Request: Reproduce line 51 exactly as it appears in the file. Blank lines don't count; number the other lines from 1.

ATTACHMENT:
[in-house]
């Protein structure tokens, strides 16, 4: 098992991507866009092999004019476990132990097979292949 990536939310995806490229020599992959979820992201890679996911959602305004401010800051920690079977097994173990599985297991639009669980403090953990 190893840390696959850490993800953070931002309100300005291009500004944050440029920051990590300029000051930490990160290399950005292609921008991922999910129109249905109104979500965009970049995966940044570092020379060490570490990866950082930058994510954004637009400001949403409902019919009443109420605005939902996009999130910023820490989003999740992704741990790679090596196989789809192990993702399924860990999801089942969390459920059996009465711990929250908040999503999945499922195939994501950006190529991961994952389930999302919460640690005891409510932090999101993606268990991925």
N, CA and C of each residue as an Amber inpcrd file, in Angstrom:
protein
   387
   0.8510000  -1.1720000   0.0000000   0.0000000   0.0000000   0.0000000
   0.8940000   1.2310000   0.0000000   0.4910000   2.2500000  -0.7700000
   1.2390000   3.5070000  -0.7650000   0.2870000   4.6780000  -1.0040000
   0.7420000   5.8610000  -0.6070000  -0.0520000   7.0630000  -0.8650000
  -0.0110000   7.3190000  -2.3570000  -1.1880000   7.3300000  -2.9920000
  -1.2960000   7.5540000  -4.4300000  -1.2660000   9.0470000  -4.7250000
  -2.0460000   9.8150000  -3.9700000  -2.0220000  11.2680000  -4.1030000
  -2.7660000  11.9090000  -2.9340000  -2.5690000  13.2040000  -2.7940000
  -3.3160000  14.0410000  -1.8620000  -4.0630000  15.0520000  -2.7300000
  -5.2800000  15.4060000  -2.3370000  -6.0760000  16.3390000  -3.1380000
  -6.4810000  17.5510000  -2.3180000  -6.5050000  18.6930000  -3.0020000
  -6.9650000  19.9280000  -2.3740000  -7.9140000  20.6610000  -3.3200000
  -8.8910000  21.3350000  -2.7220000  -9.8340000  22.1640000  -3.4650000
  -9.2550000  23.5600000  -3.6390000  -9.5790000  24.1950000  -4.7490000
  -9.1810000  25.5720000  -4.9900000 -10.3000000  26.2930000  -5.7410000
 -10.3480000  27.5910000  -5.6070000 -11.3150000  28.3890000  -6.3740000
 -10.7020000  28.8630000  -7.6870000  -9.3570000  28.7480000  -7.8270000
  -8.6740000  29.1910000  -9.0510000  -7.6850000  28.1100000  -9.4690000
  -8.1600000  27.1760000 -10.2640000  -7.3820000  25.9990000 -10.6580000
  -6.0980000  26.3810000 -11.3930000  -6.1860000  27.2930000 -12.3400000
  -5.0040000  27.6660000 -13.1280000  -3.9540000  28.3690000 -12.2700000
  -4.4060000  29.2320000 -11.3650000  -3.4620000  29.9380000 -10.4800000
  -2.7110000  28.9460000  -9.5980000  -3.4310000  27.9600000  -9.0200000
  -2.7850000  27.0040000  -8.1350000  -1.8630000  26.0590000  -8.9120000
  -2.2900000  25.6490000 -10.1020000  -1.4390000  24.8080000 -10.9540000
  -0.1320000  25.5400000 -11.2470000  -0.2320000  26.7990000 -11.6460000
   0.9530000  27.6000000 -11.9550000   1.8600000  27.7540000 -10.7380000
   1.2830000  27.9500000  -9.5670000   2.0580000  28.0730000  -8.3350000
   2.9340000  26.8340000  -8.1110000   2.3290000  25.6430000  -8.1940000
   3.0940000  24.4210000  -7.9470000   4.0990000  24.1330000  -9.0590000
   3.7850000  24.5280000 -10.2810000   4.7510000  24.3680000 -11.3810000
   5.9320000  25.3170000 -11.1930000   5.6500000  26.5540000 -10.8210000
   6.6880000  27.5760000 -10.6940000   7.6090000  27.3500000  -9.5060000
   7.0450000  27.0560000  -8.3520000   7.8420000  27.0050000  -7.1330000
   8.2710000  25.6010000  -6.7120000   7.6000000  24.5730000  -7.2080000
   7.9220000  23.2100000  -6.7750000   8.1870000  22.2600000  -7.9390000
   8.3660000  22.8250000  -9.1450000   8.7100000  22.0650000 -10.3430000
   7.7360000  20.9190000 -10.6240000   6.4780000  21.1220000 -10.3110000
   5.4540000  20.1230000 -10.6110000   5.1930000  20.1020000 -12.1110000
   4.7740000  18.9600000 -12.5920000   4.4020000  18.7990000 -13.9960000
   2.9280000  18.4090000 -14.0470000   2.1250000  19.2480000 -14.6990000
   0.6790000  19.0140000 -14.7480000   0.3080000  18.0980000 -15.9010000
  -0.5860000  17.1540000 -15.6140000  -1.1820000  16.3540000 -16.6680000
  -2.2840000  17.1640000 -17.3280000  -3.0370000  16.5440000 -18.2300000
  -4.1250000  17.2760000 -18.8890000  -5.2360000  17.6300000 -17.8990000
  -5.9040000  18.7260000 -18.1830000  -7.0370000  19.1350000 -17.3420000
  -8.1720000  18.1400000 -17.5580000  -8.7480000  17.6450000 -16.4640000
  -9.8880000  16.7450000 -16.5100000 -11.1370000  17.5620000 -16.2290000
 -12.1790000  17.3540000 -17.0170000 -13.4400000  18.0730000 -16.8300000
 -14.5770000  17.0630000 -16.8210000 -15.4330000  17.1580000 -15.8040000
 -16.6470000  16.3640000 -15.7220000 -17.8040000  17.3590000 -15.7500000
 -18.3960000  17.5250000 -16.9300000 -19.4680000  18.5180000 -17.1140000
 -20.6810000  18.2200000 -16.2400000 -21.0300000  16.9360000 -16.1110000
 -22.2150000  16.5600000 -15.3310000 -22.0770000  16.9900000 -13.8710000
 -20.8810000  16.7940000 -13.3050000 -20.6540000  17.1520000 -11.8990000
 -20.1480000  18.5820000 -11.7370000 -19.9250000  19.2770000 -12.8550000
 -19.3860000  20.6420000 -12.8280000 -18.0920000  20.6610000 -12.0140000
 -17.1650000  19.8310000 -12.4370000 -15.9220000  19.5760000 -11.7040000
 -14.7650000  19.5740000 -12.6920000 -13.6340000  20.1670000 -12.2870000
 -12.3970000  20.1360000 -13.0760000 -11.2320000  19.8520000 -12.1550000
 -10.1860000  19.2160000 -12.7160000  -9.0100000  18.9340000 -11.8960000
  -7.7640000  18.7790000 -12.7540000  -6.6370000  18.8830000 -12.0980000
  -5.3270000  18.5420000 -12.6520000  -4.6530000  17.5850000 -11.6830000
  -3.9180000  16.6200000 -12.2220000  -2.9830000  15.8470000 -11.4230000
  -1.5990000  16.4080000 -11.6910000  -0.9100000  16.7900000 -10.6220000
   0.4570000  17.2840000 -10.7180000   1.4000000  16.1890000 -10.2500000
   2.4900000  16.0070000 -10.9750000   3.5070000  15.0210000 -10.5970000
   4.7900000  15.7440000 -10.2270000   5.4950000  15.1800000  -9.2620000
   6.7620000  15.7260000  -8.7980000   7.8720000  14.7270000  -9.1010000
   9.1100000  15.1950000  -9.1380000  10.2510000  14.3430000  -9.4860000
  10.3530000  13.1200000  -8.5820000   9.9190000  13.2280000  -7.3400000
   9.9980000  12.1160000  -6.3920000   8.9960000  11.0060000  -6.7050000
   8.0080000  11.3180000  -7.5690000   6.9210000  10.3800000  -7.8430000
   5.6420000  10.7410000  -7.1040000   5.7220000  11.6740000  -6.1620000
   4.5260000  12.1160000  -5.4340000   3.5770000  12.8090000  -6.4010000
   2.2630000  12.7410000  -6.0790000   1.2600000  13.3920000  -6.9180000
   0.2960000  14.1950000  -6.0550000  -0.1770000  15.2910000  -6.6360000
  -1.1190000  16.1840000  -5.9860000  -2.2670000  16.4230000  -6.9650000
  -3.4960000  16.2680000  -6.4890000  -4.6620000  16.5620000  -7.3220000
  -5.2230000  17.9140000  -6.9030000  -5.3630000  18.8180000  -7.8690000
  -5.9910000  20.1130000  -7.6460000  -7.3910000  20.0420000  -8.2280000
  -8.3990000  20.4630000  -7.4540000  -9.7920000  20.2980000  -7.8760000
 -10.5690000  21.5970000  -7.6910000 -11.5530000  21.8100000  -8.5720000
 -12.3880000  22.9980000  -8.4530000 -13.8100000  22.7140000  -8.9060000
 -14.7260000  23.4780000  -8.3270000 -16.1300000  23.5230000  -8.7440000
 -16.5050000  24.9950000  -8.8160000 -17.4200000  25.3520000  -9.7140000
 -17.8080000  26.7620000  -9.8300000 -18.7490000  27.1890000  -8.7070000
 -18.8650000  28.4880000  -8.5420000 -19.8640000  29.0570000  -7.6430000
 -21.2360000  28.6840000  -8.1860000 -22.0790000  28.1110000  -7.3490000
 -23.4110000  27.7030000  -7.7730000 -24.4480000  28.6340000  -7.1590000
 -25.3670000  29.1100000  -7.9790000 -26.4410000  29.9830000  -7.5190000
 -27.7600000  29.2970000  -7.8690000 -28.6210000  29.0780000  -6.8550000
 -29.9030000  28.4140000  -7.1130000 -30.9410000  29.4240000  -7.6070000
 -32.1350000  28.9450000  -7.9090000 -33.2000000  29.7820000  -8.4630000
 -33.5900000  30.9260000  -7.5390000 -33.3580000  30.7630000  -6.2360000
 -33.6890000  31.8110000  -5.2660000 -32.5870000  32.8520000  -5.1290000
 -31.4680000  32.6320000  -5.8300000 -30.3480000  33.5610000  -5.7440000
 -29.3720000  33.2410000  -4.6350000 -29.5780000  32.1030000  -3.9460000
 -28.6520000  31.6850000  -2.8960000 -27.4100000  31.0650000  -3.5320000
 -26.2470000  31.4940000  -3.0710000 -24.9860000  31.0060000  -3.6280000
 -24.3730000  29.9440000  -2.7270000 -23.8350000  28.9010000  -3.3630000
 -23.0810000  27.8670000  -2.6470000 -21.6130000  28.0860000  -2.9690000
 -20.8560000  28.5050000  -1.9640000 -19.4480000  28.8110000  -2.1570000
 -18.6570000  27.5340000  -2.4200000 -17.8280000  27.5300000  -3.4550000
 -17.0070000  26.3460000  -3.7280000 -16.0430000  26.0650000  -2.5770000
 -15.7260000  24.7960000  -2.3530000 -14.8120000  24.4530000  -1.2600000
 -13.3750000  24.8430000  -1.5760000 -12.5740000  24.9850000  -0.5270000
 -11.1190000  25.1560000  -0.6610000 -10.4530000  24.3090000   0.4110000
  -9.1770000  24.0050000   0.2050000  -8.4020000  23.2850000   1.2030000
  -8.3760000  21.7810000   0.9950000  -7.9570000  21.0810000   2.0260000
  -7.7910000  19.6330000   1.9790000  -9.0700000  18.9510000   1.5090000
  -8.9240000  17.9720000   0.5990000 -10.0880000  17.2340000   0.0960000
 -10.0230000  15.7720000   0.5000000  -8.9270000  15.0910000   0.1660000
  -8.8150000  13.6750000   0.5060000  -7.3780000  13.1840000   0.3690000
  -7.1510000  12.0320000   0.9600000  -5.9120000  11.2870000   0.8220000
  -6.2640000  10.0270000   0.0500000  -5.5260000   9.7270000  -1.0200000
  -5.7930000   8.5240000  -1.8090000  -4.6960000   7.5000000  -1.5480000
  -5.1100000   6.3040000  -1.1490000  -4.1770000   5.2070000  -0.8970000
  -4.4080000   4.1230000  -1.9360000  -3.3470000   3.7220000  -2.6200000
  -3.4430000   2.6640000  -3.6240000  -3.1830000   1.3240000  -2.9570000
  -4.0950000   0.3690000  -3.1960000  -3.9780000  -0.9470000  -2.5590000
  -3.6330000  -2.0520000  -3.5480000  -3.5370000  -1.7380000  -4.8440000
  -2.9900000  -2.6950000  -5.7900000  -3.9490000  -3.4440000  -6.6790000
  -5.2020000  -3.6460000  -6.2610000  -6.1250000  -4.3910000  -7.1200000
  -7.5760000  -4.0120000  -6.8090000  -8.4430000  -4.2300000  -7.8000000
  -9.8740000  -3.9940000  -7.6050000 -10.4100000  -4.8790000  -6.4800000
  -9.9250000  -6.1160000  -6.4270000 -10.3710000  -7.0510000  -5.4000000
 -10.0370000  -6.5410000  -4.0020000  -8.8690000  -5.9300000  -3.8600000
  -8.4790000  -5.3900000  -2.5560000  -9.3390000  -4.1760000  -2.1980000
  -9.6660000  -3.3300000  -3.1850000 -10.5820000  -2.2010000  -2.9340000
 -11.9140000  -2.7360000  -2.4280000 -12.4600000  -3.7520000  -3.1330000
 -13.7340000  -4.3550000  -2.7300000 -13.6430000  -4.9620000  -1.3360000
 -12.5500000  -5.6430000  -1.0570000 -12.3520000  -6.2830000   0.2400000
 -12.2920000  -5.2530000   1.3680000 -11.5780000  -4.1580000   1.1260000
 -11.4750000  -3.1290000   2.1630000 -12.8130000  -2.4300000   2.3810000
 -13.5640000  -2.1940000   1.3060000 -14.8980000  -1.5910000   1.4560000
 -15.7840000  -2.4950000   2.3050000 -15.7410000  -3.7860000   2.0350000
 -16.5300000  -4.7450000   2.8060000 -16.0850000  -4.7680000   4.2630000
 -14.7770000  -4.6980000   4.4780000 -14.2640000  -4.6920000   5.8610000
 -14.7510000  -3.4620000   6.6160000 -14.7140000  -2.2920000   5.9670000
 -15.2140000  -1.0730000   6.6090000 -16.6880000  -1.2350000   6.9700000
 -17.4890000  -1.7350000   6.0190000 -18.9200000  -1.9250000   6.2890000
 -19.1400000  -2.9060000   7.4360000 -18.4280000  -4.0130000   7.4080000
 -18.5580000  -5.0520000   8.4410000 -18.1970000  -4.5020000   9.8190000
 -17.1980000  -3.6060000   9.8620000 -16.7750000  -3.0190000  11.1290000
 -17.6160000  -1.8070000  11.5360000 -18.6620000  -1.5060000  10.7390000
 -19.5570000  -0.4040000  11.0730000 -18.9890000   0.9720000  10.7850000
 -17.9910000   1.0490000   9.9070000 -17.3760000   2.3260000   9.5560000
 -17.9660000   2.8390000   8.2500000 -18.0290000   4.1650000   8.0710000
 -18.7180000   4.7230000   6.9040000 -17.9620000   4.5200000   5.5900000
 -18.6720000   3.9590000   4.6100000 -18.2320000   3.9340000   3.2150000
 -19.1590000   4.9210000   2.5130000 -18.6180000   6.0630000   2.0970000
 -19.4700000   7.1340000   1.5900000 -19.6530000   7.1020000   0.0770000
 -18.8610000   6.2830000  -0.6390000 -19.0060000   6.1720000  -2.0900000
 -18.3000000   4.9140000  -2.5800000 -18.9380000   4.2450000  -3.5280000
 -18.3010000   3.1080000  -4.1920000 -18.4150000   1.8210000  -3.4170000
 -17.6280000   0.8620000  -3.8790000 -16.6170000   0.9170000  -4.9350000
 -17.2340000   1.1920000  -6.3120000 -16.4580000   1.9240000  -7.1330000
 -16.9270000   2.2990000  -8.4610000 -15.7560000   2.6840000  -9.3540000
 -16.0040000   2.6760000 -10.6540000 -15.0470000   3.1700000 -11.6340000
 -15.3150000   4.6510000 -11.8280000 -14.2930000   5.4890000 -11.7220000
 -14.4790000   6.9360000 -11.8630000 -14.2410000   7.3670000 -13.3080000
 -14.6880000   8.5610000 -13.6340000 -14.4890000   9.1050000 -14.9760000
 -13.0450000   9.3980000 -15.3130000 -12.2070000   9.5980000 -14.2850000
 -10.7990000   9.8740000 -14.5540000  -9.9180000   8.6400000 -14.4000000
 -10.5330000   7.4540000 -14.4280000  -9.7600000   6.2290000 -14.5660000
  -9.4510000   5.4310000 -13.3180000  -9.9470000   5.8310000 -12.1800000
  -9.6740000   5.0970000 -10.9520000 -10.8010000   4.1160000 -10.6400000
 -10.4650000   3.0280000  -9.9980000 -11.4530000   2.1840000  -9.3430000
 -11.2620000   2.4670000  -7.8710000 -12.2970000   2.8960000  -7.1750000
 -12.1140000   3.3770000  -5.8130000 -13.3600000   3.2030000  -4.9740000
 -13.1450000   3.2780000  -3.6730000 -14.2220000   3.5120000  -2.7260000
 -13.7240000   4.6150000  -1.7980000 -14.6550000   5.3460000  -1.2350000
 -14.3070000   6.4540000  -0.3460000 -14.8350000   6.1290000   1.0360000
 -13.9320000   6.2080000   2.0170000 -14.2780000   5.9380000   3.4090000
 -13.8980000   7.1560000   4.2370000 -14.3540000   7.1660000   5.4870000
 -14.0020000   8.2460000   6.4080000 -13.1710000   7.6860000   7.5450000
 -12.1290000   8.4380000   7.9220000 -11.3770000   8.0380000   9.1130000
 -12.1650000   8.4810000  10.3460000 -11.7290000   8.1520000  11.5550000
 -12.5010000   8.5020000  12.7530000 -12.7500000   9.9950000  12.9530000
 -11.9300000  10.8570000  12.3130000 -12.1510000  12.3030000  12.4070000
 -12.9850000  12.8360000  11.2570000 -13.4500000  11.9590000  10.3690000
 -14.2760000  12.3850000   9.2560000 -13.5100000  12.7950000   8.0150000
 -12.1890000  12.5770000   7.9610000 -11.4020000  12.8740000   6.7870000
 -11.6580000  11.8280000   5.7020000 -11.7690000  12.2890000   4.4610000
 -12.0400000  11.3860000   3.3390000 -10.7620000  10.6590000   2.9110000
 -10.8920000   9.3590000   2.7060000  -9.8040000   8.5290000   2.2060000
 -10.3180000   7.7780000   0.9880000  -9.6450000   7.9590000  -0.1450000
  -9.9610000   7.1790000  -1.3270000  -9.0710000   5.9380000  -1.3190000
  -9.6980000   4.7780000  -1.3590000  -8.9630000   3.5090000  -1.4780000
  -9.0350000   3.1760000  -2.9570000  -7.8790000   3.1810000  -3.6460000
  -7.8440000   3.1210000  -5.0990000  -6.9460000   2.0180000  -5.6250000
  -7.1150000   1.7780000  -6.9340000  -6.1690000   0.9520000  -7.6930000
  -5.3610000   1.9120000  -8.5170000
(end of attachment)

  -5.9040000  18.7260000 -18.1830000  -7.0370000  19.1350000 -17.3420000